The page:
"The fellowship took five emerging artists from the Northern Plains, and provided a monthly stipend and a computer," Henderson said. "We had different trainings around the country, and art marketing workshops. It covered everything you needed to know to turn your art into a business. They required us to keep a log of what we did throughout the year and have a business plan. It was pretty intense."
Through the one-year fellowship, Henderson took his art to fairs and shows across the country, including events in New Mexico, Kansas and Oklahoma.
"It was a lot of big shows that I probably would not have been exposed to without them," Henderson said of the fellowship. "They introduced us to a lot of key people. Along with them came their connections, and it gave us the credibility we needed early on. I think they were one of the instrumental parts in why I am a success, right close to my wife and my kids."
Henderson's wife, Michelle, handles practically every aspect of his business.
"It would be next to impossible to do it the way I do it, if it wasn't for her. She negotiates good deals and works very hard," he said, adding that her master of business administration degree from the University of Montana probably comes in helpful.
Like their father, the couple's two children - 8-year-old Jessie Luree and 4-year-old Sundance - have a penchant for art.
"They're very talented," Henderson said. "They are pretty excited about it, and I would be happy if that's all they wanted to do."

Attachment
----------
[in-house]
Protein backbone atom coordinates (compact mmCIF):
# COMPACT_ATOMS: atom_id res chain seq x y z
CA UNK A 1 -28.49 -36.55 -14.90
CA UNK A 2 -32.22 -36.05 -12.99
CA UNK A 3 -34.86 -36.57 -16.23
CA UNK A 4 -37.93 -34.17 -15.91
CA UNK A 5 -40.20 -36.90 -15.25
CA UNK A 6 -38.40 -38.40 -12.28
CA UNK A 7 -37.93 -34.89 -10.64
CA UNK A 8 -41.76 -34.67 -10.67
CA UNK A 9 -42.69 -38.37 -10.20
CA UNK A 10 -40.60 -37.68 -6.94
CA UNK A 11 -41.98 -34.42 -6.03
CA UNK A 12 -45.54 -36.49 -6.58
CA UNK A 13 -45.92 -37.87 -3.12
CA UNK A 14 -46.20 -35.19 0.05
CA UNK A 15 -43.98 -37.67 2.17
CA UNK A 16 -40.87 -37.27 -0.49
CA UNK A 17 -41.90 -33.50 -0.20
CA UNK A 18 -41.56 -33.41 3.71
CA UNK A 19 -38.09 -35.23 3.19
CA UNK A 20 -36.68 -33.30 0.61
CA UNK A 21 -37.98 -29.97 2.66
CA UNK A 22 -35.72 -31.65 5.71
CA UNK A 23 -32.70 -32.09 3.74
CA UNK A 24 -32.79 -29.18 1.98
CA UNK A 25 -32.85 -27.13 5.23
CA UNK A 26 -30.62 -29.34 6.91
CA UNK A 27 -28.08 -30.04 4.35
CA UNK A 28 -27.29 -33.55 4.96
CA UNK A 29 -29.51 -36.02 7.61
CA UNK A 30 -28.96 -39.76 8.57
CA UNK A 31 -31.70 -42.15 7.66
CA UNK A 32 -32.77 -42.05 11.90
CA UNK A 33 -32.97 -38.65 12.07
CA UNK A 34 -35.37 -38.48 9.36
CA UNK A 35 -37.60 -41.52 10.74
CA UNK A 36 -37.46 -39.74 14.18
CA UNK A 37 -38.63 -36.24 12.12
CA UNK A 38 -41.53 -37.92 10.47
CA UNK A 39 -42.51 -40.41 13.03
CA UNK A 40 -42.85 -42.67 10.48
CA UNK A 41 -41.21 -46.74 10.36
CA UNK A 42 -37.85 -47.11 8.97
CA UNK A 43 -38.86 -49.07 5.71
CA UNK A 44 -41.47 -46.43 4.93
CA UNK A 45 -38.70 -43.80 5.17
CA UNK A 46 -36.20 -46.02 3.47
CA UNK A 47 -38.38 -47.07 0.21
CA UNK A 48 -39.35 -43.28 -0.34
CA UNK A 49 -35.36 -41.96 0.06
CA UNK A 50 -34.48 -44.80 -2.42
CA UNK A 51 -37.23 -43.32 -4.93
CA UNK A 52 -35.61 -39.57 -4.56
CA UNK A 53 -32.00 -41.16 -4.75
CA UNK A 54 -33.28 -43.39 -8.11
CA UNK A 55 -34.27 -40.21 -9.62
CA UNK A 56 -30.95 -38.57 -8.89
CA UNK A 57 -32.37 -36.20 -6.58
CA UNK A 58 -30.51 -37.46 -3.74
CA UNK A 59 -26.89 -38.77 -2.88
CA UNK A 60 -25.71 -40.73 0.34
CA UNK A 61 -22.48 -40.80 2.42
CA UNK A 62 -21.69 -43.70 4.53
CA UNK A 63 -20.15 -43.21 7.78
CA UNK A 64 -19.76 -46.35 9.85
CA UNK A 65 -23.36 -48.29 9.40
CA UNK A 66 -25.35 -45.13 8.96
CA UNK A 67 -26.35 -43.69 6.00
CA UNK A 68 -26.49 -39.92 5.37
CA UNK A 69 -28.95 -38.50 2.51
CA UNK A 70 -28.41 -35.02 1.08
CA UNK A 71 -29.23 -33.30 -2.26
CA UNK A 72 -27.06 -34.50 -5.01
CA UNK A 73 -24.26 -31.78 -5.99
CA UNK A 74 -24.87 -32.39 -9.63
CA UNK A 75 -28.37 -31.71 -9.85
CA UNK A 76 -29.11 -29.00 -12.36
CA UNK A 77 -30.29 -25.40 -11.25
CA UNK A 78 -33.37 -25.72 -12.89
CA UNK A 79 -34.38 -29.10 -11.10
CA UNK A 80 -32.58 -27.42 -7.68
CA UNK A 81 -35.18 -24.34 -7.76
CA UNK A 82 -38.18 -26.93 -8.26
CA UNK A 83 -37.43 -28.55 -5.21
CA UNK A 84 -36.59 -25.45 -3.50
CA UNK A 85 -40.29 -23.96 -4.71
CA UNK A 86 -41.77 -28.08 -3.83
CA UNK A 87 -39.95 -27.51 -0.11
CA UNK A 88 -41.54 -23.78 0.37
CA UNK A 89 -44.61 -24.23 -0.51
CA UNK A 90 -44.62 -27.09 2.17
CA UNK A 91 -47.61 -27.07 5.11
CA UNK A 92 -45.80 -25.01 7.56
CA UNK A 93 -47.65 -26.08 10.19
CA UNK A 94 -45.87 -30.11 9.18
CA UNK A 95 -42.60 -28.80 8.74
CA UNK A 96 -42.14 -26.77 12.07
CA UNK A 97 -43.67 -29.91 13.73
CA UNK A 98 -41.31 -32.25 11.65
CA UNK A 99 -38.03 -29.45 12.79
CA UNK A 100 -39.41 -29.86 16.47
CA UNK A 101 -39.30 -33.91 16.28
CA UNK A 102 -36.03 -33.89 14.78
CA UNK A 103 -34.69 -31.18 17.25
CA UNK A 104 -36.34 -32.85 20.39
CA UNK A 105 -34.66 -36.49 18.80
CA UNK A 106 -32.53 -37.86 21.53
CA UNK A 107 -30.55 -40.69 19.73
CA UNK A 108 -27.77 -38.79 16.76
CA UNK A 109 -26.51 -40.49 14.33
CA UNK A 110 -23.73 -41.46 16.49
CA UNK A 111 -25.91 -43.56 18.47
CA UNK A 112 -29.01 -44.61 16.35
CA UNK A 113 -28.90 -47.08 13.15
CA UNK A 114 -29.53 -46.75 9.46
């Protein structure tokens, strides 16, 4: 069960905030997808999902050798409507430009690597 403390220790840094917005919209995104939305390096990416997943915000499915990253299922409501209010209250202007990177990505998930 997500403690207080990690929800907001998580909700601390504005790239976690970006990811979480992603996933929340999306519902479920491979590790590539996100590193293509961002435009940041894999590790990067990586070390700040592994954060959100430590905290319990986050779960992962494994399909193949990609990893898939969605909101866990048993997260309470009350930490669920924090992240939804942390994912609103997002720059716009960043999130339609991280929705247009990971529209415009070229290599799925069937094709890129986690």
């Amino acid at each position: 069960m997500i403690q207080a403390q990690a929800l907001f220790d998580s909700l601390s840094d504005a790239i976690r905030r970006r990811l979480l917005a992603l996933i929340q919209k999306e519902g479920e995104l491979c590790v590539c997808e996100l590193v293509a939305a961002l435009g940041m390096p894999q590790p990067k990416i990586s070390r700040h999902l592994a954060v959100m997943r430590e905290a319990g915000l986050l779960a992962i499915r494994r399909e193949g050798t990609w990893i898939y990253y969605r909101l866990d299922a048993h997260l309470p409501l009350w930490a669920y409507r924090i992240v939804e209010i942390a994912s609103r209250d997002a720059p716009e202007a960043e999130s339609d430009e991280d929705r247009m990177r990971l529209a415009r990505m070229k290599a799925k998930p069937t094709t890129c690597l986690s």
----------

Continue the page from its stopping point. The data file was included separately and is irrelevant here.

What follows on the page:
Henderson said he is pleased at the success and recognition his talent has brought him. He is quick to credit those who have helped him along the way, including his family, the fellowship from First People's Fund, and the people who influenced him as a young man growing up on Rocky Boy's Indian Reservation.
"My tribe has also been an instrumental part of my success," he said. "If it wasn't for them over the years, there would have been a lot of times I was feeding my kids paintings. I advocate my tribe wherever I go to make sure they know I'm Chippewa Cree from Montana."
Often the Chippewa Cree tribal council purchased Henderson's paintings when he was struggling to sell some his work, Henderson said. Some of his art adorns tribal offices.
"When I needed to make a sale, and there wasn't anybody there, they stepped up and bought a painting," Henderson said, adding that tribal officials often promote his work when they are traveling.
In addition to the financial assistance, the tribe has given Henderson something more valuable, he said.
"At times the tribal council (members) have come and told me important things about our culture that I didn't know," he said.
Henderson said he uses his art to share parts of Chippewa Cree culture with other people.
"When I am at an art show, and people ask me questions, I use my art to explain our culture and that's how I educate them. I think a lot of artists are like that," he said.
He was "ignorant of the outside world" when he left the reservation at 18, he added, and his success has given him a voice to try to inspire Indian youths to chase their dreams.
"When I go home, I try to tell the young people as much as I can that anything is possible. Dream big. Dream big if you can, so even if you come up short, you'll land somewhere in the middle," Henderson said.
Henderson's work will appear at an art show in Jackson, Wyo., in July and in Sante Fe, N.M., in August. On the Web at http://www.jessehenderson.com